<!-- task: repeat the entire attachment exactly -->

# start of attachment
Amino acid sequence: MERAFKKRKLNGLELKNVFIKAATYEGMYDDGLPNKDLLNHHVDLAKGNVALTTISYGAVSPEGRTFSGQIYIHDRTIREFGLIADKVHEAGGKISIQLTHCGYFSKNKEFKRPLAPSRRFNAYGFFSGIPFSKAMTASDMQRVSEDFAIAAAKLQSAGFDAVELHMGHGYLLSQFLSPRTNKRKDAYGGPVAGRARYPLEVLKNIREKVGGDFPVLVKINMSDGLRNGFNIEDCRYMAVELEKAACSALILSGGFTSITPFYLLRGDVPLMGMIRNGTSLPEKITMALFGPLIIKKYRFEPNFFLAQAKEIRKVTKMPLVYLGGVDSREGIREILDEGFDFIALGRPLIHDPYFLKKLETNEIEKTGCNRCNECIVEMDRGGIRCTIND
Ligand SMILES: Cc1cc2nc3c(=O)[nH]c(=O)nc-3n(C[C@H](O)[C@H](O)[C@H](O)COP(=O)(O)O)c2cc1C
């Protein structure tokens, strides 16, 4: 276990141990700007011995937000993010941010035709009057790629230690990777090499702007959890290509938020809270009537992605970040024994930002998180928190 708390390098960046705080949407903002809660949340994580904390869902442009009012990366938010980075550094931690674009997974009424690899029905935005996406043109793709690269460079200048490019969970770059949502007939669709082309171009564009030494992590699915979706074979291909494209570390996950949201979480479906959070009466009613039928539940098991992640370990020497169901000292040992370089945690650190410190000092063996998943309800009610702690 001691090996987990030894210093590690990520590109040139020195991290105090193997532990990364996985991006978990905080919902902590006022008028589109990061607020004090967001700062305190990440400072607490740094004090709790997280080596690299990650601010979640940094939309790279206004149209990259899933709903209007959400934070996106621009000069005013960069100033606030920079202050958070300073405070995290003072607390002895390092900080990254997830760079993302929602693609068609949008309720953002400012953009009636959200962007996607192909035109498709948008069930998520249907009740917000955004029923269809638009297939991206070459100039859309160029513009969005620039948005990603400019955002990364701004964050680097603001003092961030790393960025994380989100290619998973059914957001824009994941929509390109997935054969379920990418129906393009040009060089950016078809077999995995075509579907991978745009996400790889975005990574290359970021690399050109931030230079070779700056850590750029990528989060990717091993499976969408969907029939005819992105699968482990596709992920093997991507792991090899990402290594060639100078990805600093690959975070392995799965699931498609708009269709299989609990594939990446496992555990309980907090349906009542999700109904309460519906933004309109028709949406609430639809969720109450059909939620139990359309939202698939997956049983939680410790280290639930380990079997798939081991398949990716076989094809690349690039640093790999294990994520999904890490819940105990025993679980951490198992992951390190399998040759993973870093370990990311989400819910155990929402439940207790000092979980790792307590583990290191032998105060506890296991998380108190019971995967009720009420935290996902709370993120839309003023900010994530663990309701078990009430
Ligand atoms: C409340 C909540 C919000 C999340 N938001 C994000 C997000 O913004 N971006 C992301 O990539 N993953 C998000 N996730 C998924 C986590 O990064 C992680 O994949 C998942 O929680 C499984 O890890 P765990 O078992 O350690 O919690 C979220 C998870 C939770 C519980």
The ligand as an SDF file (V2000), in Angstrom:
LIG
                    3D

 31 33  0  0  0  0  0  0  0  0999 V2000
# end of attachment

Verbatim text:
Amino acid sequence: MERAFKKRKLNGLELKNVFIKAATYEGMYDDGLPNKDLLNHHVDLAKGNVALTTISYGAVSPEGRTFSGQIYIHDRTIREFGLIADKVHEAGGKISIQLTHCGYFSKNKEFKRPLAPSRRFNAYGFFSGIPFSKAMTASDMQRVSEDFAIAAAKLQSAGFDAVELHMGHGYLLSQFLSPRTNKRKDAYGGPVAGRARYPLEVLKNIREKVGGDFPVLVKINMSDGLRNGFNIEDCRYMAVELEKAACSALILSGGFTSITPFYLLRGDVPLMGMIRNGTSLPEKITMALFGPLIIKKYRFEPNFFLAQAKEIRKVTKMPLVYLGGVDSREGIREILDEGFDFIALGRPLIHDPYFLKKLETNEIEKTGCNRCNECIVEMDRGGIRCTIND
Ligand SMILES: Cc1cc2nc3c(=O)[nH]c(=O)nc-3n(C[C@H](O)[C@H](O)[C@H](O)COP(=O)(O)O)c2cc1C
């Protein structure tokens, strides 16, 4: 276990141990700007011995937000993010941010035709009057790629230690990777090499702007959890290509938020809270009537992605970040024994930002998180928190 708390390098960046705080949407903002809660949340994580904390869902442009009012990366938010980075550094931690674009997974009424690899029905935005996406043109793709690269460079200048490019969970770059949502007939669709082309171009564009030494992590699915979706074979291909494209570390996950949201979480479906959070009466009613039928539940098991992640370990020497169901000292040992370089945690650190410190000092063996998943309800009610702690 001691090996987990030894210093590690990520590109040139020195991290105090193997532990990364996985991006978990905080919902902590006022008028589109990061607020004090967001700062305190990440400072607490740094004090709790997280080596690299990650601010979640940094939309790279206004149209990259899933709903209007959400934070996106621009000069005013960069100033606030920079202050958070300073405070995290003072607390002895390092900080990254997830760079993302929602693609068609949008309720953002400012953009009636959200962007996607192909035109498709948008069930998520249907009740917000955004029923269809638009297939991206070459100039859309160029513009969005620039948005990603400019955002990364701004964050680097603001003092961030790393960025994380989100290619998973059914957001824009994941929509390109997935054969379920990418129906393009040009060089950016078809077999995995075509579907991978745009996400790889975005990574290359970021690399050109931030230079070779700056850590750029990528989060990717091993499976969408969907029939005819992105699968482990596709992920093997991507792991090899990402290594060639100078990805600093690959975070392995799965699931498609708009269709299989609990594939990446496992555990309980907090349906009542999700109904309460519906933004309109028709949406609430639809969720109450059909939620139990359309939202698939997956049983939680410790280290639930380990079997798939081991398949990716076989094809690349690039640093790999294990994520999904890490819940105990025993679980951490198992992951390190399998040759993973870093370990990311989400819910155990929402439940207790000092979980790792307590583990290191032998105060506890296991998380108190019971995967009720009420935290996902709370993120839309003023900010994530663990309701078990009430
Ligand atoms: C409340 C909540 C919000 C999340 N938001 C994000 C997000 O913004 N971006 C992301 O990539 N993953 C998000 N996730 C998924 C986590 O990064 C992680 O994949 C998942 O929680 C499984 O890890 P765990 O078992 O350690 O919690 C979220 C998870 C939770 C519980």
The ligand as an SDF file (V2000), in Angstrom:
LIG
                    3D

 31 33  0  0  0  0  0  0  0  0999 V2000